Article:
Saturday, March 2, 2013

Survival #6: Appeasing the Fridge Gods

Having grown up largely without electricity, I'm constantly amazed at how many intelligent people I meet who seem to think that the only way to keep food from spoiling is to put it in a refrigerator. Their faith in refrigerators (and expiration dates, too) is so strong and unquestioning it's almost religious. They have no idea how our family could have gone without one for all those years, without either shopping three times a day or dying of food poisoning. (We shopped every two to four weeks, and none of us died of food poisoning.)

So how did we do it? The key is to remember what causes food to spoil. It's not heat and it's not time; it's bacteria. 

The reason the refrigerator works is that it slows down the rate at which bacteria reproduce. But refrigeration is not the only way to combat bacteria. In fact, it's not even the most effective method. But if you're going for cold, there other ways to get it:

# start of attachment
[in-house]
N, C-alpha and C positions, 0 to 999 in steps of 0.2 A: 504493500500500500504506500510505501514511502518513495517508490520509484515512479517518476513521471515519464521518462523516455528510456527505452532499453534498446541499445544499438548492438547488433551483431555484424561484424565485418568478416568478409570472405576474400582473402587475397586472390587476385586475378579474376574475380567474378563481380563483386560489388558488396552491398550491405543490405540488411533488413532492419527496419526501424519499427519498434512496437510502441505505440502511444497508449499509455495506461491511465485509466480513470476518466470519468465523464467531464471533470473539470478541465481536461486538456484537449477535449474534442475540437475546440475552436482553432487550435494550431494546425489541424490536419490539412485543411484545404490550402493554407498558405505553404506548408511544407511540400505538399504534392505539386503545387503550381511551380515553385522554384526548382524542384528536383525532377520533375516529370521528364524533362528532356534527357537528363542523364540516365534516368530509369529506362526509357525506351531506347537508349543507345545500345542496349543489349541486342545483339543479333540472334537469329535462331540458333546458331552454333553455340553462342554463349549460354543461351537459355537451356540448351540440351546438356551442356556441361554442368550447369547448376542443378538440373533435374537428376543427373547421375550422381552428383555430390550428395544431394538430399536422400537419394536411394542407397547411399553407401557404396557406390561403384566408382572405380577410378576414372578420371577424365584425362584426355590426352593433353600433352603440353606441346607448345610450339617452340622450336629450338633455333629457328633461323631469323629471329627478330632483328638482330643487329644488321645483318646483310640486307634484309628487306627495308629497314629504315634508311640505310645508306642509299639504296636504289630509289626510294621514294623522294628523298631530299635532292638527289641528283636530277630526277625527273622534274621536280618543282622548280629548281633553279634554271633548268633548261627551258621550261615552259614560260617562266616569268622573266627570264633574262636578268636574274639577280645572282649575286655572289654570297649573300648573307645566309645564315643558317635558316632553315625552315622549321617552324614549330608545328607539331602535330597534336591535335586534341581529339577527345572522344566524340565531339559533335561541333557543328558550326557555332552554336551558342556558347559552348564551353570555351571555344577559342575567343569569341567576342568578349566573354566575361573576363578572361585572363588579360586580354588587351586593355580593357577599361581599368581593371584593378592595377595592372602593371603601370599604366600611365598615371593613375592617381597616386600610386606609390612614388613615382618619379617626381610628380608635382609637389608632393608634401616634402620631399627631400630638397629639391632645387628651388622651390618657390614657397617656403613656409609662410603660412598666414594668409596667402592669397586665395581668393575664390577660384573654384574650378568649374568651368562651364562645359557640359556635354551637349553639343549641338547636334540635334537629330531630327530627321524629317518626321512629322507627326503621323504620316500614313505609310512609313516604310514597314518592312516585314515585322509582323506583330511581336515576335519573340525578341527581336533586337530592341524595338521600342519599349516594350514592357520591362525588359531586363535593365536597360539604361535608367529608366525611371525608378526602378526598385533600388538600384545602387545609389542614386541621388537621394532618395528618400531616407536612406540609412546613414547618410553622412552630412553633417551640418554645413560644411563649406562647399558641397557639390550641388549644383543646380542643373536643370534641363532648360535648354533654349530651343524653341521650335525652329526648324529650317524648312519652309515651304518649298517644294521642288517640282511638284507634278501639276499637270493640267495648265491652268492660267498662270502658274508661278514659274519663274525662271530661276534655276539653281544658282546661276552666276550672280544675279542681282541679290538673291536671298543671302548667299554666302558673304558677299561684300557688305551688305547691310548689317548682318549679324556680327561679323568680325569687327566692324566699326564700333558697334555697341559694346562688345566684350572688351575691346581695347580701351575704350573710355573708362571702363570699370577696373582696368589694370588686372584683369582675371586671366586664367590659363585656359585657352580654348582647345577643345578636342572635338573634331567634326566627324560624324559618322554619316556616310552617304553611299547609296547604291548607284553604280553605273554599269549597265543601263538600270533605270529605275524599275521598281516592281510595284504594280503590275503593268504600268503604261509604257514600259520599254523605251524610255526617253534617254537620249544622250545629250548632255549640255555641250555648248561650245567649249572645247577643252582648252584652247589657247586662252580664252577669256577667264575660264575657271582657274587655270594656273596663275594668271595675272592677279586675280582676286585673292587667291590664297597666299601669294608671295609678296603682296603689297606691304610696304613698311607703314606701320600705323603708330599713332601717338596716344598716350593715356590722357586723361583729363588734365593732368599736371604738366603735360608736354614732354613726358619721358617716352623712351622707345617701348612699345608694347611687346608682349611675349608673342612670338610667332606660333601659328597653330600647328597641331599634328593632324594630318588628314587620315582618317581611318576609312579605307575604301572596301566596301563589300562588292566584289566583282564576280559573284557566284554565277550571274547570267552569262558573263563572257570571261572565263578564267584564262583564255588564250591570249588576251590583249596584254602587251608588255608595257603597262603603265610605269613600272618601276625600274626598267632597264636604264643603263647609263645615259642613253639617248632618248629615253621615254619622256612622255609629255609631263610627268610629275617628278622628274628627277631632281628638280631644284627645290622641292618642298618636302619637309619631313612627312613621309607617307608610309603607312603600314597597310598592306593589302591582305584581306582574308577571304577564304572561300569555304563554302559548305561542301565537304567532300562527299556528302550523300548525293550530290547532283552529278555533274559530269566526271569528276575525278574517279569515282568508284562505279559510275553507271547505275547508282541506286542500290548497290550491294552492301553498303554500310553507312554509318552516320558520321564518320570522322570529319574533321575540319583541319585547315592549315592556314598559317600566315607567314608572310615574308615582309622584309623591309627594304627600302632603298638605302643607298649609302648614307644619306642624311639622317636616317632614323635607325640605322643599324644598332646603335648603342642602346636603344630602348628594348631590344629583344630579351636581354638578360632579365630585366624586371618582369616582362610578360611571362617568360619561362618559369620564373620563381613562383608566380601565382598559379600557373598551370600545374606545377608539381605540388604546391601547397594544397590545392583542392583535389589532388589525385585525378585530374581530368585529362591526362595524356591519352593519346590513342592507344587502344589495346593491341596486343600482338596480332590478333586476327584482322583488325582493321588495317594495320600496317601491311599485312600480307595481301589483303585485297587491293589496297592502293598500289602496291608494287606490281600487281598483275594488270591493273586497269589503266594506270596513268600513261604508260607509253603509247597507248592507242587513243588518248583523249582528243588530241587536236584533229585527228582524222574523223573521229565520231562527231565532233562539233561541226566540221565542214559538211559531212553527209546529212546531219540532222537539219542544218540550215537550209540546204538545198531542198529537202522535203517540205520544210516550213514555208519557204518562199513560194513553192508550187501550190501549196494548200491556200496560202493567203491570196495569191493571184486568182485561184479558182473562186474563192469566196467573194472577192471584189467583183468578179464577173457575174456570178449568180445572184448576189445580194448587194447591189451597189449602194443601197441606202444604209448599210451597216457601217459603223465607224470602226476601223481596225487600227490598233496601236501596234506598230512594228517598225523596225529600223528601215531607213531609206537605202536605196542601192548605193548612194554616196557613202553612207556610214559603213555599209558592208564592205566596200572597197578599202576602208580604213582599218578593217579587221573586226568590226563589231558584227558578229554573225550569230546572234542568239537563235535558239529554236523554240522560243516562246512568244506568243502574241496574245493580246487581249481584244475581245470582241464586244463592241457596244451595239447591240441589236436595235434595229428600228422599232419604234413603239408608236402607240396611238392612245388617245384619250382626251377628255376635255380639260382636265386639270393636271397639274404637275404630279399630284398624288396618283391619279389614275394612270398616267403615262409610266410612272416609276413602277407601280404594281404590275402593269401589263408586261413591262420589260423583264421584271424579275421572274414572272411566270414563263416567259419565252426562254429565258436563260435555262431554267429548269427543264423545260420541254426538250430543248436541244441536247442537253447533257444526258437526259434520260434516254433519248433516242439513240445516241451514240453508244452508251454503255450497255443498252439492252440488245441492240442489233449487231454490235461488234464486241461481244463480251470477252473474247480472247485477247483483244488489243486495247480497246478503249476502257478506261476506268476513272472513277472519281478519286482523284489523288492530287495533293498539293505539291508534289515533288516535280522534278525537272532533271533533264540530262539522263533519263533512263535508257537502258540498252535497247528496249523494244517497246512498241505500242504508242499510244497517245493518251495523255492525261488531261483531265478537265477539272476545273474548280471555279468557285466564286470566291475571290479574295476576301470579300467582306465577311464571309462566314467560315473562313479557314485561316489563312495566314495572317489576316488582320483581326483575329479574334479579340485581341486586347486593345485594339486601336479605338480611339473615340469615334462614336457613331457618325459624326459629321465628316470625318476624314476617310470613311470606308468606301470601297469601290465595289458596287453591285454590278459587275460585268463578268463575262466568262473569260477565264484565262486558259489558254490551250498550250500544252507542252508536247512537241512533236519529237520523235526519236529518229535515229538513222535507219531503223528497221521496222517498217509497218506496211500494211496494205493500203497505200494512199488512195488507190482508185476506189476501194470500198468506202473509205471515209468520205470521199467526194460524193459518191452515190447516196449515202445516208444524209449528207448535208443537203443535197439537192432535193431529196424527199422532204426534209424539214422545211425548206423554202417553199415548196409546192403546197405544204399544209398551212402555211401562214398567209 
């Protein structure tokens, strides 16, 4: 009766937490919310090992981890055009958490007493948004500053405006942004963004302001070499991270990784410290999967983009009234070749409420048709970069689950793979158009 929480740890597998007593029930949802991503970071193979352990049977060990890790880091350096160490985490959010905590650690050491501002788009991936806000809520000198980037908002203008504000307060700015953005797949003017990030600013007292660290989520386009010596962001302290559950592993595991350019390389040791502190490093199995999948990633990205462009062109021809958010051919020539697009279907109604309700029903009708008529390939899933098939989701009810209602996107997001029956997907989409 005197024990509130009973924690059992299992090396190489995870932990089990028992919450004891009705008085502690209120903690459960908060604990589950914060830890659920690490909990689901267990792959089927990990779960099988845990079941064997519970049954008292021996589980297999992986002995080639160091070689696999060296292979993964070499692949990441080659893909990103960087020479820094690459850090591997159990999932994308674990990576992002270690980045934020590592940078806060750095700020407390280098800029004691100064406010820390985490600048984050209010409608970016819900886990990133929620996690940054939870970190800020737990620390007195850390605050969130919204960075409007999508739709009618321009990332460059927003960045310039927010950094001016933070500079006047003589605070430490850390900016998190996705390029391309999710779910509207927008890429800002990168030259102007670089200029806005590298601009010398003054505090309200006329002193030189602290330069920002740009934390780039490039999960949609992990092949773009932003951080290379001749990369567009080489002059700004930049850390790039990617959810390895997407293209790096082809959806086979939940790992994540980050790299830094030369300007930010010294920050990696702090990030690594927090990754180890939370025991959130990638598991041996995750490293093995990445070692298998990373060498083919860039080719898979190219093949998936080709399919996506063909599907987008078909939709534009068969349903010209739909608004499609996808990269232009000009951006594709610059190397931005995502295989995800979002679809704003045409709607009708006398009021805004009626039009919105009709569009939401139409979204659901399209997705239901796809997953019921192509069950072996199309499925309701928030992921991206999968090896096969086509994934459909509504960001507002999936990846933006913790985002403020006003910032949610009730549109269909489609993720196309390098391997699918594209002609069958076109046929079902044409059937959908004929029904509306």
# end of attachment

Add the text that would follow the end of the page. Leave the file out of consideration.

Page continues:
• Gas refrigerator. Yup, it actually burns gas, like a stove. Use fire to make ice.
  • Mudroom. This is one of those green and frugal things traditional New Hampshire people do whether they have electricity or not. At certain times of the year, mudrooms (those unheated rooms between the two doors of a heat-preserving airlock system) are the same temperature as a refrigerator. Put your food in a tightly-sealed plastic bin and save on the electric bill (or the gas bill, maybe.)
  • Icebox. It's an insulated box, similar to a refrigerator except that it doesn't chill the food. You put ice in there, and that's what keeps it cold. The fascinating thing, to me, is how New Englanders managed to have any ice to put there, even in the middle of summer. They cut it off the ponds in the winter and stored it in slabs in an ice house between layers of sawdust. The presence of all that ice together and the insulating power of sawdust actually preserved the ice for all those months.
  • Springhouse. This is a tiny food-storage building built over a spring. The cold springwater keeps the interior cold. Our family employed the same principle by lowering sealed buckets of food, inside a frame, into our hand-dug well.
Next week: "Pease Porridge in the Pot"

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